The Social Security Administration (SSA) announced that the maximum amount of wages in 2017 subject to the 6.2% Social Security tax (old age, survivor, and disability insurance) will rise from $118,500 to $127,200, an increase of more than 7%. By comparison, the 2016 wage base was unchanged from 2015.
The maximum amount of Social Security tax a taxpayer could pay will therefore increase from $7,347 in 2016 to $7,886.40 in 2017, an increase of $539.40.
The SSA also announced that Social Security beneficiaries will get a 0.3% increase in benefits in 2017, after receiving no increase in 2016. The average retiree will receive an increase of $5 a month.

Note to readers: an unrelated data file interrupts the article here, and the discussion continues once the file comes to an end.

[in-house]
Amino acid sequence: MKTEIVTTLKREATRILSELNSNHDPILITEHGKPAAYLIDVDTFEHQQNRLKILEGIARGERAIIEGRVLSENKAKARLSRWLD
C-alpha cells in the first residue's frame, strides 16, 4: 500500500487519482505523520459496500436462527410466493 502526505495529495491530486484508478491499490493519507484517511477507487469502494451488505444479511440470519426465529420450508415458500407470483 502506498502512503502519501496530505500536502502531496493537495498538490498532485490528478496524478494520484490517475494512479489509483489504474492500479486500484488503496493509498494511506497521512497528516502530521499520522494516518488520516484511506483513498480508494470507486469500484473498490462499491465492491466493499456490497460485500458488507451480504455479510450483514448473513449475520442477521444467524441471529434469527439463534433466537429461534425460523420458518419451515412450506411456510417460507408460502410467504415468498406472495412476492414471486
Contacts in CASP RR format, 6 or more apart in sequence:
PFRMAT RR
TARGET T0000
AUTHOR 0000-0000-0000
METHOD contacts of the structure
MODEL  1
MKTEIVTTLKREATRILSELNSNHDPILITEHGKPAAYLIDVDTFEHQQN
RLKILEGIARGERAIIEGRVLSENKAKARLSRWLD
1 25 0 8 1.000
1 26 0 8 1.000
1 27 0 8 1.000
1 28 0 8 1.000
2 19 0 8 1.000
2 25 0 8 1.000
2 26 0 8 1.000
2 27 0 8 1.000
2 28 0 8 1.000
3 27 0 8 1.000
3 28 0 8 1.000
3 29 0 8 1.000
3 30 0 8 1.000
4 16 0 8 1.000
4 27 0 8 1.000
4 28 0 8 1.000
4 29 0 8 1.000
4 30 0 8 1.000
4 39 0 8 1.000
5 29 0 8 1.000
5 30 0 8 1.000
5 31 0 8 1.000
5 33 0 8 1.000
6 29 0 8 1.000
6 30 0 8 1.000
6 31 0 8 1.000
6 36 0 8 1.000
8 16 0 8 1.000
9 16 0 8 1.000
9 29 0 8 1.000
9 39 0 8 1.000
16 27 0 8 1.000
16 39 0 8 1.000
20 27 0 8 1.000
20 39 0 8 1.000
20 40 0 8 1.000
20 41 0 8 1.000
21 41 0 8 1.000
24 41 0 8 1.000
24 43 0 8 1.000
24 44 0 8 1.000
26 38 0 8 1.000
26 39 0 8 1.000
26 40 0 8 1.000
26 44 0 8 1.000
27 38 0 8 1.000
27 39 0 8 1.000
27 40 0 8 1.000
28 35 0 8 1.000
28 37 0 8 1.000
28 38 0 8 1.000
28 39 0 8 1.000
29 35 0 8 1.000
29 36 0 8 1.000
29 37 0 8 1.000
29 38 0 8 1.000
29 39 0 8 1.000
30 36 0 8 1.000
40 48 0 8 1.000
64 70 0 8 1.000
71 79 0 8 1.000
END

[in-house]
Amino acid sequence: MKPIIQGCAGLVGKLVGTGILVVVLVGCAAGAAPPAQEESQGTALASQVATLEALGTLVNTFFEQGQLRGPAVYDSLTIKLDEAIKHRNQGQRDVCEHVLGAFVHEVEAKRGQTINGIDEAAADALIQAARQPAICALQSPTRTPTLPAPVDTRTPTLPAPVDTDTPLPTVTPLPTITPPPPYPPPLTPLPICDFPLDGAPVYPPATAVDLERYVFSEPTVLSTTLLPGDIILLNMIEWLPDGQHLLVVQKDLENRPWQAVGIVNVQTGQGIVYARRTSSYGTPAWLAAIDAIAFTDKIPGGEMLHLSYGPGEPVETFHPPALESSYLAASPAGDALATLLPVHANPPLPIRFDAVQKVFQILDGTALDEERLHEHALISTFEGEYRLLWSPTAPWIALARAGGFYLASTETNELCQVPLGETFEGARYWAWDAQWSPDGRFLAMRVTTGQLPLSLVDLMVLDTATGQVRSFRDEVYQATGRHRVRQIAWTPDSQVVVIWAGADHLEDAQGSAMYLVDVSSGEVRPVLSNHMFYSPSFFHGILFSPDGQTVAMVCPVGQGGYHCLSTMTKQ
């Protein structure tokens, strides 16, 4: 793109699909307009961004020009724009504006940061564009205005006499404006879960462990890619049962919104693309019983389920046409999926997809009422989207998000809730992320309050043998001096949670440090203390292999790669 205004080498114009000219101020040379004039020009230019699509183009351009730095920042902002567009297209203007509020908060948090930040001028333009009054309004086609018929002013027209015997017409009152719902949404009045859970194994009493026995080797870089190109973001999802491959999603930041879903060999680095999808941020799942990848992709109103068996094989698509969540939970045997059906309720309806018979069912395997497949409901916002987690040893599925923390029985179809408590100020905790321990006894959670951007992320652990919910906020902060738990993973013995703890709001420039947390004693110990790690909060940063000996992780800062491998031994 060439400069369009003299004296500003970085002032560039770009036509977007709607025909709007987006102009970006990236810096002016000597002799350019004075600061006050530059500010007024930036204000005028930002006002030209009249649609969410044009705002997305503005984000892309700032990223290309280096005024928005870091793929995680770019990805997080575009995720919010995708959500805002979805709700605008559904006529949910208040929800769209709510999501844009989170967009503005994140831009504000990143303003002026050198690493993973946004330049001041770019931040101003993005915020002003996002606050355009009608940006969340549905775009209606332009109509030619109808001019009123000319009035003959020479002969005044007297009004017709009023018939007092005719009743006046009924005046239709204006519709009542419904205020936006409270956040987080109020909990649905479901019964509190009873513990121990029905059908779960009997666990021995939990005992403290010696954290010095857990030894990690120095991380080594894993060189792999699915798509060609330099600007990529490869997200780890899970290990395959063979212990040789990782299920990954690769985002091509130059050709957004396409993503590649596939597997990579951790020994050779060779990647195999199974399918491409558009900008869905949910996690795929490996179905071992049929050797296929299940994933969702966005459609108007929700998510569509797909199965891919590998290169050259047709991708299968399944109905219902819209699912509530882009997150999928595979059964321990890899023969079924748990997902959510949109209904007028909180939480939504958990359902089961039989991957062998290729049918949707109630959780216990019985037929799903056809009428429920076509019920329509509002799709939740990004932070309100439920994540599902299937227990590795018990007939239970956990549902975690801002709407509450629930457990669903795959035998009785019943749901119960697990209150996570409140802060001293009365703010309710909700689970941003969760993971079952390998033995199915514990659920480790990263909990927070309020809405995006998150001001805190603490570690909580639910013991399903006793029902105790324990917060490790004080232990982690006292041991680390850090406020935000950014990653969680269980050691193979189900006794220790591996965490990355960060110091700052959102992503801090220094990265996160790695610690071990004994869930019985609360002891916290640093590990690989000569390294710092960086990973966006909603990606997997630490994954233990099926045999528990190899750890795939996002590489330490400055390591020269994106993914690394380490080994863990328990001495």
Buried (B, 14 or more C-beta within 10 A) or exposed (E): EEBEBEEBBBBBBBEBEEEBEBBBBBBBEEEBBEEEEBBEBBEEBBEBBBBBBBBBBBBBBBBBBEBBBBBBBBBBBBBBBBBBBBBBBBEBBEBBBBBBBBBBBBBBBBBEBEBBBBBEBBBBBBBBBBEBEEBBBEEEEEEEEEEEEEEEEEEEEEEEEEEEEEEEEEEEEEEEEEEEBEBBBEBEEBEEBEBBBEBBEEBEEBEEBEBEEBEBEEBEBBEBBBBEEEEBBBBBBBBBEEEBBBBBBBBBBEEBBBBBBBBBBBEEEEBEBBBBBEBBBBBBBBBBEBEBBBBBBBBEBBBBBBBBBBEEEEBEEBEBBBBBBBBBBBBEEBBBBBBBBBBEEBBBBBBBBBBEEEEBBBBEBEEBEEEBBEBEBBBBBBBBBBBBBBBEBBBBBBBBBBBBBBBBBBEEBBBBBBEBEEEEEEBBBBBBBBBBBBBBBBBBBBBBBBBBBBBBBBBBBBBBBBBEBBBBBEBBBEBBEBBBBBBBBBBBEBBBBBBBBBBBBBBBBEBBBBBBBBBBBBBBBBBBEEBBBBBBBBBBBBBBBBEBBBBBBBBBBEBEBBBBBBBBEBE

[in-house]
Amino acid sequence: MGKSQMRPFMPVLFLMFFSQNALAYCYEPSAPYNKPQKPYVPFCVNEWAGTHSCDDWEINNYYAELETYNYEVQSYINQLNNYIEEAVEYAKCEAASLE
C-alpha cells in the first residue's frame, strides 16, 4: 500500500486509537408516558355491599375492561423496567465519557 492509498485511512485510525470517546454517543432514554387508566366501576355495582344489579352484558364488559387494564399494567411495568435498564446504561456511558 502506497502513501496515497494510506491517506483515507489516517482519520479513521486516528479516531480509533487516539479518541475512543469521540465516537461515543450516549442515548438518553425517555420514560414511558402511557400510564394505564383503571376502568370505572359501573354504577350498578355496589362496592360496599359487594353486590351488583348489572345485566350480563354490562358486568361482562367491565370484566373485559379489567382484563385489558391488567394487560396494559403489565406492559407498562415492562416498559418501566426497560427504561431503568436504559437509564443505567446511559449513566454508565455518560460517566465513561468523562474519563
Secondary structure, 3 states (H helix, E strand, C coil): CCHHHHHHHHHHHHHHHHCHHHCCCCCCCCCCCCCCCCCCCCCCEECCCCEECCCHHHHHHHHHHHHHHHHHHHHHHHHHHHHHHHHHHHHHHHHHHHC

Among the other increases is the amount a worker under full retirement age can earn before he or she has Social Security benefits reduced. The limit increases from $15,720 a year to $16,920 for 2017, after which $1 in benefits is withheld for every $2 earned above the limit. Last year, this limit also did not increase because of low inflation.
There is no limit on the amount of wages subject to the other portion of the FICA tax, the 1.45% Medicare tax.
—Sally P. Schreiber (firstname.lastname@example.org) is a Tax Adviser senior editor.